–  Identify gaps and establish a unique niche.

–  Start an industry group, newsletter, reviews etc.

–  Check out regulations & legalities specific to industry.




  • Offering unique qualities may give an advantage – being the only operator with a provision.
  • Assess the term quality (in the industry) and define the terms “top-”, “medium-” and “low-quality”.
    • …Small business needs to be top quality to succeed.
    • …Lower quality aspects can be turned into another product/service.
  • Think big, start small.  Allow to evolve by adjusting and directing:
    • …tend to most significant aspects in relation to joining industry “standards”.
    • …allow market to guide directions and meet market demand as it forms.
  • Actively seek out constructive criticism & negative feedback.
  • Be flexible & adapt – take steps to change directions where alternative outcome is desired.
  • Expect plans, budgets, strategies etc to be changeable and evolve.  Thus,
    • …Do not put too much time & effort into one strategy.
    • …Allow a basic business structure/skeleton to form, from which variations and trends can be delivered.
    • …make sure effort equates to relevant and strong changes.

Plans & strategies:

Data management:

  • business plan/model
  • data entry programs
  • apps.
  •  life cycle analysis
  • records
  • stats.
  • reviews
  • templates
  • questionnaires
  • calendars
  • workbooks
  • websites/blogs
  • timelines
  • newsletters
  • emails
  • advertisements


– utilize one tool to serve many functions

– always present professionally, so info can be transcribed and reused (as needed and for various purposes)


The business should be kept fresh and up to date by continually upgrading and launching new product/service lines.  The timing of these should be managed for effectiveness.

  • increase in numbers (more of existing products/services)
  • new product/service lines
  • modifications to online sites (websites, blogs etc)
  • increase in land parcel size (business address)
  • additions to transport
  • increase in employee numbers
  • increase to available time (via increasing efficiency of data management)
  • continually be on the lookout for improvements/modifications/new products/services.


– feedback from clients should ask what improvements/new products/services they would like to see.

Cultural icons:

All products/services can be continually upgraded/updated to keep it fresh.  The only products/services that this does not apply to are cultural icons such as Coca-Cola & “Permaculture – A Designer Manual” (By Bill Mollison).  Cultural icons can be added to only – but should never be changed.  Such changes should be clearly visible and the integrity of the original kept sound.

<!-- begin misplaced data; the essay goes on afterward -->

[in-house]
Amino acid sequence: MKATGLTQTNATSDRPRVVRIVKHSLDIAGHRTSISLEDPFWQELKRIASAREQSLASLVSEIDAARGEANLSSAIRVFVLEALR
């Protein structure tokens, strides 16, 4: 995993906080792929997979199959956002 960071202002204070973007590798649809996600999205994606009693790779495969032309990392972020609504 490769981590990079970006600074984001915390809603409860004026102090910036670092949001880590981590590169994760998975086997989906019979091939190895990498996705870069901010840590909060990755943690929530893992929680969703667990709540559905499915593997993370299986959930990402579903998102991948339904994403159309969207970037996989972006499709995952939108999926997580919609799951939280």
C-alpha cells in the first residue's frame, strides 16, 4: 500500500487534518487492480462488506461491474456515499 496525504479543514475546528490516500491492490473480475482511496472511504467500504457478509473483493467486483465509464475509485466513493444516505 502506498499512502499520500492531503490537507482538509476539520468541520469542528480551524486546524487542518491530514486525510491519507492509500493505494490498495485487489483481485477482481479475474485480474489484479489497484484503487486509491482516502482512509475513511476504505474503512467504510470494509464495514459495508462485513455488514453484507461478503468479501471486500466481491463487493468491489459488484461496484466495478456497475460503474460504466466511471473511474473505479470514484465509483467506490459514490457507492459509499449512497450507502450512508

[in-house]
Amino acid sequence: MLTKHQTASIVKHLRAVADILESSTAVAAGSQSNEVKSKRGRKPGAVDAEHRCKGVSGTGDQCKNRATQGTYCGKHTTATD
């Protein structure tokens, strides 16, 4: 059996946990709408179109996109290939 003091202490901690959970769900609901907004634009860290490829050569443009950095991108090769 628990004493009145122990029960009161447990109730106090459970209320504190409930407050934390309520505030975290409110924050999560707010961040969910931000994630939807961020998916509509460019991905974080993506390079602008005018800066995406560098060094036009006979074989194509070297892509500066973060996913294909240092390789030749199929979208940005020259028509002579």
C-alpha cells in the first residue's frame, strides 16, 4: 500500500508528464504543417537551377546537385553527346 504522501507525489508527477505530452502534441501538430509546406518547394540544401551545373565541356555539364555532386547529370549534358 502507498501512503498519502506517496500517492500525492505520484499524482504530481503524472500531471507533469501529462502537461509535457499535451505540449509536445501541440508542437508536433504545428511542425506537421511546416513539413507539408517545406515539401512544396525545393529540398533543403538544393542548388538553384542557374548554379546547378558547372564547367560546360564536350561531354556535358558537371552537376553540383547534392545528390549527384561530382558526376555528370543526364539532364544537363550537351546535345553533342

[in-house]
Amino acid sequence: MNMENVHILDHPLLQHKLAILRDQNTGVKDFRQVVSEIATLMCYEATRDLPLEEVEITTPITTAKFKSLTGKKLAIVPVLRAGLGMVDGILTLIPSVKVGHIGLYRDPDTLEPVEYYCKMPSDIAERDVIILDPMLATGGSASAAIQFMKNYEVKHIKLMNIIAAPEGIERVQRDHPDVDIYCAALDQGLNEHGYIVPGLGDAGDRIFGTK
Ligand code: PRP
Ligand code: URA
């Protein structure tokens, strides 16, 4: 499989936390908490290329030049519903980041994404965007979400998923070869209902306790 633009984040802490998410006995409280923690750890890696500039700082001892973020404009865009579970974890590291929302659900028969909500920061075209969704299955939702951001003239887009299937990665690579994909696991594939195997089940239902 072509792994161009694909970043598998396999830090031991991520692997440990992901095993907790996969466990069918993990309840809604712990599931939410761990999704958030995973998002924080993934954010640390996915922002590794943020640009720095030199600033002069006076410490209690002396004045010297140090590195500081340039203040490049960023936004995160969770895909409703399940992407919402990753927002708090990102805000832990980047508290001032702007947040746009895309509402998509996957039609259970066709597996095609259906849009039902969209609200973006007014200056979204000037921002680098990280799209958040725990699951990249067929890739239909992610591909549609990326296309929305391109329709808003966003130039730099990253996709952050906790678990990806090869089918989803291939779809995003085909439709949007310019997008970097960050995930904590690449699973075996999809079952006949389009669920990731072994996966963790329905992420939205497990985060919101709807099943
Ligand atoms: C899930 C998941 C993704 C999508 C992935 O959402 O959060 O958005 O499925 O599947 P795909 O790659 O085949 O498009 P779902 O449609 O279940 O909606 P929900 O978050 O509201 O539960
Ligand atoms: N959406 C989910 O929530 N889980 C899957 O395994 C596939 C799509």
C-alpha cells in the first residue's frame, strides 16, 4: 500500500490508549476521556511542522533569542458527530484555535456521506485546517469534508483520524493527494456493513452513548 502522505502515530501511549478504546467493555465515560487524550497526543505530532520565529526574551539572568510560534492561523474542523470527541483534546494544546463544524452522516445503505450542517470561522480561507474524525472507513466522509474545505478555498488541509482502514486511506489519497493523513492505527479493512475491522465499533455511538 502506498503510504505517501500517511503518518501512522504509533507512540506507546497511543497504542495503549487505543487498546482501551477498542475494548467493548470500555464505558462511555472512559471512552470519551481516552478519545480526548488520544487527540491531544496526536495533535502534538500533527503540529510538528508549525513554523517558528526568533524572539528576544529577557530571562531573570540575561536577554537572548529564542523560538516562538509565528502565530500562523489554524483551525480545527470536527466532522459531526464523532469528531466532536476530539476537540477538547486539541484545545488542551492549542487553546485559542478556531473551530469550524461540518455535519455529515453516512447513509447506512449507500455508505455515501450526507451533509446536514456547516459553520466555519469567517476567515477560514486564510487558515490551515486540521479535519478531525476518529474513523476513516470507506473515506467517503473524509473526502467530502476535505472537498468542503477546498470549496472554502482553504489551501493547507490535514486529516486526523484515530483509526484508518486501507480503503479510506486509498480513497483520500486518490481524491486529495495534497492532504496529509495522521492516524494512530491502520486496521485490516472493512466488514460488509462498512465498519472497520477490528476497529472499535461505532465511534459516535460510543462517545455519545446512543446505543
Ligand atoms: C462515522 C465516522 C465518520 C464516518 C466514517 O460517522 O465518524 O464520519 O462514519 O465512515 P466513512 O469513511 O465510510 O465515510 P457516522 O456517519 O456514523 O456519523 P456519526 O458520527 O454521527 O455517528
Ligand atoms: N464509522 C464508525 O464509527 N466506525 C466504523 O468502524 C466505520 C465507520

Financial plan:

–  A solid record that can be relied upon to observe business dealings.  Shown as a business cycle with sidelines of products/services.

–  Detailed diagram of business skeleton from which product/service lines branch from.

–  Product/service lines are complete and thorough – including future possibilities and additional product/service lines that may result from this.

–  Record of all contributions to the business product/service lines (incoming and outgoing).  This includes money transactions, donations, goods & services, people etc, etc.

–  Each line can be viewed solo with stages of development (on a timeline).

–  Not for profit lines, educational line, saleable goods line, research lines etc, etc.


This is the most important aspect of the business cycle and determines whether or not a business will succeed or fail.


  • selling
  • research
  • packaging
  • promotion
  • display
  • distribution
  • public relations

Advertising & Promotions.


– newspapers

– radio

– TV

– magazines


Reasons why media may cover a story on the business for free:

  • Different/unique is interesting. (especially to media types who’s focus is different/unique).
  • Human interest stories.
  • Success stories.
  • Statewide/national media may pick up from having had local media coverage.
  • Attend events that have best media coverage (widest audience, greatest number people).
  • Enter competitions that are highly covered by the media, especially where there are follow-up stories.

Tour groups:

– Local tours

– Tour groups that tour by a theme (ie. Organic gardening)


– Use property to hold meetings, events, festivals etc.

– Run a competition


Choose the media provider (TV, magazine, radio etc) which has large numbers of the target audience.  Advertising to a small media provider with a small audience may be cheaper but it still costs – don’t waste time and money on cheap advertising.

About The Author

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About The Author

Chrissy-Tiina Laurikainen

In person + online permaculture teacher. Online permaculture consultant. Upkeep of a 30 acre rural property (using permaculture & other agroecological techniques). A communal research laboratory focusing on free innovation in the works. Doing what I can to support LIFE on planet Earth!!